Opinion

Elizabeth Warren is surfing the blue wave

The progressive senator from Massachusetts sure picked a good week to debut her anti-corruption message

No Democrat with presidential ambitions has benefitted more from this crazy week of news than Elizabeth Warren.

Just before President Trump's former campaign chairman Paul Manafort was convicted Tuesday of financial crimes and his former attorney Michael Cohen pleaded guilty to tax evasion and campaign finance violations, the progressive senator from Massachusetts introduced two bold pieces of legislation tackling corruption. The takeaway was clear: In an era of rampant abuse of power, Warren is positioning herself as the anti-corruption candidate in 2020. If she decides to run, this would make her a very formidable candidate indeed.

But there are also important knock-on effects from her policies for the rest of the party. With her two pieces of legislation, Warren has provided the Democratic Party with a model for the kind of platform necessary to take on President Trump and the Republican Party in the 2018 midterms and beyond. By focusing on corporate power, economic inequality, and political corruption, Warren is putting together a progressive agenda that could help Democrats ride their own populist wave into power.

So what's in the bills? Her Anti-Corruption and Public Integrity Act, introduced Tuesday, proposes a lifetime ban on lobbying for former members of Congress, presidents, and agency heads, along with a measure that bans the world's largest companies from hiring or paying former senior government officials for four years after leaving government. Meanwhile, her Accountable Capitalism Act would help transform corporate governance in America, requiring 40 percent of the board of directors of any corporation with over $1 billion to be elected by workers (emulating the "codetermination" systems found in many European countries). This is meant to encourage a form of stakeholder capitalism, where companies consider the interests not just of their shareholders, but of employees, customers, and the community at large. The bill would also require corporate political activity to be authorized by 75 percent of shareholders and 75 percent of board members, with the intent of curbing corporate spending on politics.

The two bills make a compelling combination — and one the Democratic Party sorely needs.

Since losing the 2016 presidential election, top Democrats have been eager to rebrand the party as populist, but they've struggled to come up with a convincing message or platform. After multiple false starts, the leadership settled on its message for the upcoming midterms about a month ago, pointing to the party in power's "culture of corruption." House Democrats unveiled their final campaign slogan, "For the People," and in a recent letter to her Democratic colleagues, House Minority Leader Nancy Pelosi (D-Calif.) urged them to draw a "sharp contrast" between Republicans' "cesspool of self-enrichment, secret money, and special interests," and Democrats' plans to, as it were, drain the Republican swamp.

It's a resonant message. Even Republican voters seem to be getting fed up with the bottomless pit of corruption in their party. According to a survey of 1,200 registered voters conducted for the left-leaning Center for American Progress Action Fund last month, 54 percent of voters across 48 Republican-held congressional districts said Republicans are "more corrupt" than Democrats, compared to 46 percent who said Democrats are "more corrupt."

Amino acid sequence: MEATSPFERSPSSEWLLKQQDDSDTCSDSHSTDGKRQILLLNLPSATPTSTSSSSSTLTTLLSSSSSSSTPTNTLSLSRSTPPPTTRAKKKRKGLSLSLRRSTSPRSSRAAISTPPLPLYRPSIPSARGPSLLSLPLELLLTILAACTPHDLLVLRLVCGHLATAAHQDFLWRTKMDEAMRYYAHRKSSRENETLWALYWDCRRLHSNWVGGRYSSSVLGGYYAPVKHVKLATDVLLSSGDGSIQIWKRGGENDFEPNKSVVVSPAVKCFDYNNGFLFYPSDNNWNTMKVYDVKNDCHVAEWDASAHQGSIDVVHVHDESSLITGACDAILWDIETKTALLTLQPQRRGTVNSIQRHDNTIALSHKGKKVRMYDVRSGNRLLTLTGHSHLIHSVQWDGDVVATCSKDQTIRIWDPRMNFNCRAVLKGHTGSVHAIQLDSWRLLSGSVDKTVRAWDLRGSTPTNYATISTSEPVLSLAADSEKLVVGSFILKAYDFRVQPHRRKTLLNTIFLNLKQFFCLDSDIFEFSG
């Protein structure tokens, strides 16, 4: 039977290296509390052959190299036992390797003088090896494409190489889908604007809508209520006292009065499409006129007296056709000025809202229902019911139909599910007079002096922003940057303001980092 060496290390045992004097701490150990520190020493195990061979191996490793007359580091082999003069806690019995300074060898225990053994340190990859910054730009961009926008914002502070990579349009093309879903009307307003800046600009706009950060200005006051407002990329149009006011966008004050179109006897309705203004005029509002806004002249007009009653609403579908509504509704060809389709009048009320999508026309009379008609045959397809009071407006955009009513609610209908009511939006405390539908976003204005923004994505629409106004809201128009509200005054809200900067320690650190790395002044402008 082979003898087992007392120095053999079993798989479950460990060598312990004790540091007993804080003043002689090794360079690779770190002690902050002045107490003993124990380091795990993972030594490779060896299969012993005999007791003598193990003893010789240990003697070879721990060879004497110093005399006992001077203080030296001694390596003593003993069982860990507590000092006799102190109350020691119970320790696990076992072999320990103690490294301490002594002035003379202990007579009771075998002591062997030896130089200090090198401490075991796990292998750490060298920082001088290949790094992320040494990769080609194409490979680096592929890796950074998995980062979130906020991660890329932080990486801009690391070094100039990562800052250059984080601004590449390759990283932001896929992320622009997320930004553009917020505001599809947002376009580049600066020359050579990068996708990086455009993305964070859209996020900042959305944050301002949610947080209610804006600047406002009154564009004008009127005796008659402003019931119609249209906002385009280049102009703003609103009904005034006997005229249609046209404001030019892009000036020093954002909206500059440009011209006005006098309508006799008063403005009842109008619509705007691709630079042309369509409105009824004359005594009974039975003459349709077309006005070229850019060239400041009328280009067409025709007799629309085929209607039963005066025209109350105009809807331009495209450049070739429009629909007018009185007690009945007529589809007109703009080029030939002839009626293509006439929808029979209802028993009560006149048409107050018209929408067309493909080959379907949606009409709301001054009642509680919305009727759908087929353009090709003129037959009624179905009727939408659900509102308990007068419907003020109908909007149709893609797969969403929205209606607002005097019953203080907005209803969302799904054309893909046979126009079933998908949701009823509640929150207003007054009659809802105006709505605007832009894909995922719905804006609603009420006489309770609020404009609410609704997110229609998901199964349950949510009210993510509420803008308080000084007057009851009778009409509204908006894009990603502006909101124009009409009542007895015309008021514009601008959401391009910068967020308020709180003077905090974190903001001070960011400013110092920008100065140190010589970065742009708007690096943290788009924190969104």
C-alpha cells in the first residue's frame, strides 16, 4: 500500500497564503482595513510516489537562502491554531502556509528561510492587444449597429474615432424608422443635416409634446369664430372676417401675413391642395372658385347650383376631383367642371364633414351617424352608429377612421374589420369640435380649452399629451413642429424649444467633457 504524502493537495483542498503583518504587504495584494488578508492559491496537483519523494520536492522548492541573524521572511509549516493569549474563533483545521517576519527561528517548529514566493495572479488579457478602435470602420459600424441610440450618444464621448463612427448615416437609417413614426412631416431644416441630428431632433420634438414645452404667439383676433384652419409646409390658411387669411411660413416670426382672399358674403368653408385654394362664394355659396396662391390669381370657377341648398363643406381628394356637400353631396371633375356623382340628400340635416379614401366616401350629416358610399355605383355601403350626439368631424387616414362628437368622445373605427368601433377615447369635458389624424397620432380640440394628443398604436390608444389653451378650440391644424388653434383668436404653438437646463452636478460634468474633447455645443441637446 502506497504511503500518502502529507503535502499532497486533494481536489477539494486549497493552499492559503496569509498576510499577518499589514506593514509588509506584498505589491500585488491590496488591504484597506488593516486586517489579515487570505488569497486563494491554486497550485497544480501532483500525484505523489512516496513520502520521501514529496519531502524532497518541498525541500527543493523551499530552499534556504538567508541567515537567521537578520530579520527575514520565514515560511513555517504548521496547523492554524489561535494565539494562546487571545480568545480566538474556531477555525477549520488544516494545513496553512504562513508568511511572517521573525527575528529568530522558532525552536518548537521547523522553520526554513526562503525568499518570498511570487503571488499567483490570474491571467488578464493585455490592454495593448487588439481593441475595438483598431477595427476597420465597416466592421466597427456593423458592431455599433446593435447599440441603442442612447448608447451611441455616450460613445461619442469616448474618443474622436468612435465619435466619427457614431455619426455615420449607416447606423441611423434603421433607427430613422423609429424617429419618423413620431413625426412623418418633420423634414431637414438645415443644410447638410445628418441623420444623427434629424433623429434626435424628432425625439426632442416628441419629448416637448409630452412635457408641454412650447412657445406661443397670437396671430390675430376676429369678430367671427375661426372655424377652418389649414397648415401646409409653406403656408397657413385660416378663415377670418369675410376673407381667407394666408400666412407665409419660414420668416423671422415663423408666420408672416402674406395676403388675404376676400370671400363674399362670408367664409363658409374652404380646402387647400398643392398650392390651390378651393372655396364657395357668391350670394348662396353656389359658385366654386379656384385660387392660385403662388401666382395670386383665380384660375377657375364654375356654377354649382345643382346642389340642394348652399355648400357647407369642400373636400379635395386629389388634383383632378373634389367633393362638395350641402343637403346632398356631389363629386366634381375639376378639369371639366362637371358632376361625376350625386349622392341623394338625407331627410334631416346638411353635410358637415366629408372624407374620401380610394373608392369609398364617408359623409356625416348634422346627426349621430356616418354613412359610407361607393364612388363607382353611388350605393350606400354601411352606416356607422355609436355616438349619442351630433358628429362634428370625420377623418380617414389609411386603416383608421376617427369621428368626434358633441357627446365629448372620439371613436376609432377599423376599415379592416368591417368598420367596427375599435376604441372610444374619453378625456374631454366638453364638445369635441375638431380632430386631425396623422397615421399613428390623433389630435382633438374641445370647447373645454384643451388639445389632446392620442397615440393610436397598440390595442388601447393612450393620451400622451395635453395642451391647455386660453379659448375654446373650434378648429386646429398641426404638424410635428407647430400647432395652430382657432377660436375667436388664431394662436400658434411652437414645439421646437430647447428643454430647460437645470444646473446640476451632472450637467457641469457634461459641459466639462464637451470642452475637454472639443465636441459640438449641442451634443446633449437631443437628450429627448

But up till now, the party hasn't really had a viable platform to legitimize the message and tie it to other Democratic priorities. If Democrats want to retake power, they will have to do more than simply point out corruption and make their own case for draining the swamp. By taking linking corporate power, inequality, and corruption, Warren's proposals offer concrete ways to do it.

In a speech at the National Press Club on Tuesday, shortly before the verdict against Manafort and the guilty plea by Cohen, Warren declared that the Trump era "has given us the most nakedly corrupt leadership this nation has seen in our lifetimes." They are not, however, "the cause of the rot," she continued, but just the "biggest, stinkiest example of it." For Warren, the problem is bigger than Trump; it is systemic. "People don't trust their government to do right because they think government works for the rich, the powerful, and the well-connected, and not for the American people. And here's the kicker: They're right."

In order to convince the American people that they are true populists, Democrats will have to go beyond anti-Trumpism and offer a broader critique of the political system, as Warren does. Whether the Massachusetts senator's policies go far enough will be debated on the left, but there is no doubt that the structural reforms she offers are a step in the right direction.

Warren has denied that she is considering a presidential run, and perhaps she won't end up running in 2020 after all. But if the Democrats know what's good for them, they will adopt Warren's reformist approach.

Back in 2015, Nancy Pelosi remarked that Warren did not speak for the Democratic Party. Now perhaps it's time to appoint her the party's voice.

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